I ended up walking faster and longer with Type 2 Motivation than I probably would have with Type 1 only. An interesting moment came when I felt my body begin to enjoy it more and want to keep walking. At this point I looked at my watch and saw that I had been walking for 29 minutes. The same thing happens at a certain point when we play piano. It might be after 5 minutes or 30 minutes, but all of a sudden, the piano becomes our universe and we want to continue playing, even if we were ambivalent about it when we sat down to play.

Type 3 motivation

Type 3 Motivation is when it’s compulsory. This really isn’t “motivation” as such, except when we intentionally put ourselves in situations where we are obliged to do the activity. Type 3 Motivation happened to me unexpectedly today in a humorous way: for the first time in 3 decades, I came out of Central Park on the wrong side!

Yes, I was enjoying my walk around the lake where the boathouse is, and I entered a section of the park called The Ramble. The Ramble contains a bunch of beautifully winding paths, and I temporarily couldn’t tell which way was west. When I finally caught a glimpse of a tall building, I thought it was the St. Regis, on Central Park West. But there is apparently an old tower on The East Side that has 2 peaks as well, and I was a little surprised to exit the park at 5th Avenue and 83rd Street, just south of The Metropolitan Museum Of Art.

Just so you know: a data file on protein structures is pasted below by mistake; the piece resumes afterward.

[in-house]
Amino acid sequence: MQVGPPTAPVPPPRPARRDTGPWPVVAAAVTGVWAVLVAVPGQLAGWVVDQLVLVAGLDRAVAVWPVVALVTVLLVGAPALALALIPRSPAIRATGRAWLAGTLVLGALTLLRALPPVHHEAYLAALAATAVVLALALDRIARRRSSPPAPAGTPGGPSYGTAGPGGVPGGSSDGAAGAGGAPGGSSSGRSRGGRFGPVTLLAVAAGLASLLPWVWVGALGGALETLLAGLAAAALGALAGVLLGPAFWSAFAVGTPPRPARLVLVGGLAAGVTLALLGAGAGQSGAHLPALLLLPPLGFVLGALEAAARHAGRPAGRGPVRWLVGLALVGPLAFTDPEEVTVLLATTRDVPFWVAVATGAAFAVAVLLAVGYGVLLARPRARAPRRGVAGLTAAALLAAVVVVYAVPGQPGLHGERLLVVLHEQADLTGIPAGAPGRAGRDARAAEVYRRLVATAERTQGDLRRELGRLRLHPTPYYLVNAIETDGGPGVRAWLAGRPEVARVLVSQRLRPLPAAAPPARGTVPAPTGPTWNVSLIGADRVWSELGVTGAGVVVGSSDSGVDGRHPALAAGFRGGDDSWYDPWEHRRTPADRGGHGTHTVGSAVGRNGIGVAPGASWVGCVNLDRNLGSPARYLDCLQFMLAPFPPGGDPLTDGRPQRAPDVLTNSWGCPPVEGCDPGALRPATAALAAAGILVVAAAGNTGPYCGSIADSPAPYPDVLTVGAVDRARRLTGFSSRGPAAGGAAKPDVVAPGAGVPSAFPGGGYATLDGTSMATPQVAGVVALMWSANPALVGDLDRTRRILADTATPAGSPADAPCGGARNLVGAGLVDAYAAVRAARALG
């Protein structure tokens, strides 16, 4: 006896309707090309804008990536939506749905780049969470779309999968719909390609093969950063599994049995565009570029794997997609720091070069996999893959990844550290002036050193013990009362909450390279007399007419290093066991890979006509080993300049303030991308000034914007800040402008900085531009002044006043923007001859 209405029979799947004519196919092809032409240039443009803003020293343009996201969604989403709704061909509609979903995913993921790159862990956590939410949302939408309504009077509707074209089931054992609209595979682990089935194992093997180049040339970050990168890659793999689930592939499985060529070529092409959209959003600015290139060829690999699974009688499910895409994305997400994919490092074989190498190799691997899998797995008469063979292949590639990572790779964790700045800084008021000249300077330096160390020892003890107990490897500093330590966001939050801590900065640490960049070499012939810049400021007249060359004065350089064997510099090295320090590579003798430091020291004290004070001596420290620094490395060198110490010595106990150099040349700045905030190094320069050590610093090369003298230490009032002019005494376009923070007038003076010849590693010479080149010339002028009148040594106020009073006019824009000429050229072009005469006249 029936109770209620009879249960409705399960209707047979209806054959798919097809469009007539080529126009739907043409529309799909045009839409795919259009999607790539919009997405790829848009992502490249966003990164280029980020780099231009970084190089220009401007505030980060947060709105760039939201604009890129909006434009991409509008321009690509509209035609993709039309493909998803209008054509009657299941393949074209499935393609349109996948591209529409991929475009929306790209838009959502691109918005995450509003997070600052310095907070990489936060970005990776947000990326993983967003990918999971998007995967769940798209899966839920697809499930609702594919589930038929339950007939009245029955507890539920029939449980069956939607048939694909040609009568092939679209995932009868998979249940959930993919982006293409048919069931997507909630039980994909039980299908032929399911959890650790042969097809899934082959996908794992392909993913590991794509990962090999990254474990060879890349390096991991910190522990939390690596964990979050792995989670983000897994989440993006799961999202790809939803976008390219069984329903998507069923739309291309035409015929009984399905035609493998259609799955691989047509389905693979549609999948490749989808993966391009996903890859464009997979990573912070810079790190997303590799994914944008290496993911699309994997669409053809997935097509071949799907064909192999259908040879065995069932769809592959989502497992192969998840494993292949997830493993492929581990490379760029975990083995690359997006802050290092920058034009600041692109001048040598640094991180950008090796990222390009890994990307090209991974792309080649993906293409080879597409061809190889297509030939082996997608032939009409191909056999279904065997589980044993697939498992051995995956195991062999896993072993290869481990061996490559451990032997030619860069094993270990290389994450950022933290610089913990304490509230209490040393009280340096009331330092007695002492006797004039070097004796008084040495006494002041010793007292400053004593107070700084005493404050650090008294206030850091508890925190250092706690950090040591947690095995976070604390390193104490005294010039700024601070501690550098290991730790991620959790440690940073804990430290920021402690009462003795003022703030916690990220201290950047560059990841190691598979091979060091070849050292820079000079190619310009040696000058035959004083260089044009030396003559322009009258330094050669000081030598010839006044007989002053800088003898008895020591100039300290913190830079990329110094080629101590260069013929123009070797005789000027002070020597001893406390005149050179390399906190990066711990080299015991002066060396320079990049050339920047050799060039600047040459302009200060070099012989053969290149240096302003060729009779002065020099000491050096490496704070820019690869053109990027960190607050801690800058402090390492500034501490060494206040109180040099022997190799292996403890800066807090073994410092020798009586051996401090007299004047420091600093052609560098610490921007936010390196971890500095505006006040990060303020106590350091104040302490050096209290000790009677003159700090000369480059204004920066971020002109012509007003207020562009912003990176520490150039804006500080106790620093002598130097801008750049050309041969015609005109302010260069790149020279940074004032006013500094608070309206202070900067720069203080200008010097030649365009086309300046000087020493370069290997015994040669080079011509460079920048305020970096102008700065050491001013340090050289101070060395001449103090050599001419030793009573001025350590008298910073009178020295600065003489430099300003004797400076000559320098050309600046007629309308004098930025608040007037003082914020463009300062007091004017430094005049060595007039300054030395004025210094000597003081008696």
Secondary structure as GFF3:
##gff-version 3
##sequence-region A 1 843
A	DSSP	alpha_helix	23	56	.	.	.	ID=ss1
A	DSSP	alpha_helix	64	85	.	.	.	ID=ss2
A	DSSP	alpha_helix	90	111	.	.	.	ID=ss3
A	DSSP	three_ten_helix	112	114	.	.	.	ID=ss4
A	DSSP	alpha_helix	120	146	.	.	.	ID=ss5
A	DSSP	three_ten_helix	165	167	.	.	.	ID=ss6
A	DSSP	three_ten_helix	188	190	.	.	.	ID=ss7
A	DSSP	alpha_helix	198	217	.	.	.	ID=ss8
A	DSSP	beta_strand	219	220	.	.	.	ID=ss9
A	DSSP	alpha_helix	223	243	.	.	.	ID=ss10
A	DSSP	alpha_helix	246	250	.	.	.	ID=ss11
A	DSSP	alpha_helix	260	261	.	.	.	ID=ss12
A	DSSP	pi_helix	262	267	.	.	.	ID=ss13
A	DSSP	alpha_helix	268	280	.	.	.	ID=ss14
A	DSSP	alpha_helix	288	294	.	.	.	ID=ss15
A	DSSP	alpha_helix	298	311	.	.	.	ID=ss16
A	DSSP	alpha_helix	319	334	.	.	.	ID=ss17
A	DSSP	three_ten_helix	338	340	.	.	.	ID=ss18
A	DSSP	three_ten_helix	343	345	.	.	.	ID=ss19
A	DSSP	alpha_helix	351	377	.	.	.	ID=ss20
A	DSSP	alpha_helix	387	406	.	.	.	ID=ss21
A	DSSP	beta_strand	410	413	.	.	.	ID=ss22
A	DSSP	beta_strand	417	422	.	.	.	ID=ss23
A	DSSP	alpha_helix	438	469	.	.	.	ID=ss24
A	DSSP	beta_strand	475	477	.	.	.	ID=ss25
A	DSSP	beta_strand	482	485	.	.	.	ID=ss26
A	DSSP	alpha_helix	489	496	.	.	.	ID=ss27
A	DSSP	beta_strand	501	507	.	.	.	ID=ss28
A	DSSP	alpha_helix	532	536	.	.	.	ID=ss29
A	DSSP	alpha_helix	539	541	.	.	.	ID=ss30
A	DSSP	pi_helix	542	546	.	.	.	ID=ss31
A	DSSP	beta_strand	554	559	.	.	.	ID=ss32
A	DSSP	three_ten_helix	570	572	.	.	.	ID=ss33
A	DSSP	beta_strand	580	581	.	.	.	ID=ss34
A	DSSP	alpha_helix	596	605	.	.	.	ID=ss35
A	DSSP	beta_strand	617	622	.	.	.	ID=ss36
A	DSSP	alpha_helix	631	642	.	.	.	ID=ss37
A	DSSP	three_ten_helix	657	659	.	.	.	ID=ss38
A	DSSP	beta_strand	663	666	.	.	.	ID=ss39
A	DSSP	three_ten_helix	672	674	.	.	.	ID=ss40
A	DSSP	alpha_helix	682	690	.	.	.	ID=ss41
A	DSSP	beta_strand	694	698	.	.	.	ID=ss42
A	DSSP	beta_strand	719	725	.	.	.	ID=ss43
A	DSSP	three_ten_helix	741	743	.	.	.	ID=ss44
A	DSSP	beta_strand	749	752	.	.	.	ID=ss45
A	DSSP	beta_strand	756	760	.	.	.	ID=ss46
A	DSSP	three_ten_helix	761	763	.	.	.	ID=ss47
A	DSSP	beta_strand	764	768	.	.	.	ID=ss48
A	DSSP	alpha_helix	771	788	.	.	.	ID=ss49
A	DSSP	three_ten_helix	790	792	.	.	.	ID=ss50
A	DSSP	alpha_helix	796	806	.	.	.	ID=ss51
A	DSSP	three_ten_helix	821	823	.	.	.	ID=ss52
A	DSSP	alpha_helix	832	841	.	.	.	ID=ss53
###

Wow! After realizing my mistake and having a good chuckle, it dawned on me that I would now have to walk back across the whole park to get to the West Side. This is Type 3 Motivation. I had no choice. There was no way to avoid walking for another 15-20 minutes. Using Type 3 Motivation is a powerful and effective way to stay with an activity long enough to get good at it. Whether it’s getting lost and having to walk further, joining an exercise class, or organizing a weekly jam session for yourself and your musical peers, you’ll find yourself improving at a fast pace if you put yourself in situations where you’re obliged to keep going and participate more than you would by using Type 1 or Type 2 Motivation alone.

Professional musicians know this very well. By having to play this rehearsal, or that gig, they’re moving their fingers and exercising their musicianship for long stretches of time on a regular basis. Once they take the gig, they have no choice but to participate.

The key in all of this is that if you’re finding that Type 1 Motivation isn’t working for you and your piano playing, to get into Type 2 or Type 3 as soon as possible. Call a friend and say “I just wanted to tell you that I’m going to practice piano for 30 minutes, so I won’t back out of it.” They’ll be happy to help! Or ask a family member to have dinner with you 20 minutes later than usual, so you can play piano right after work. That’s Type 2 Motivation. Weekly piano lessons or going to jam sessions are great ways to enter into Type 3 Motivation. Studying the 3 Type of Motivation and how they relate to your various activities, including your piano playing, will help you accomplish your goals, musical and otherwise.

The great jazz pianist/composer/bandleader Duke Ellington was well aware of the need for Type 3 Motivation. When asked what his inspiration was to compose each new piece of music, he replied, “A deadline!” He knew that he personally wouldn’t get anything done if he relied just on Type 1 or even Type 2 Motivation. He needed that deadline to motivate himself to get working on a regular basis.

To get started, ask yourself if you use Type 1, 2, or 3 Motivation when you play piano. Them take steps to bring the other types of motivation in as well. We need all 3 at times.

As always, enjoy the journey and “let the music flow!”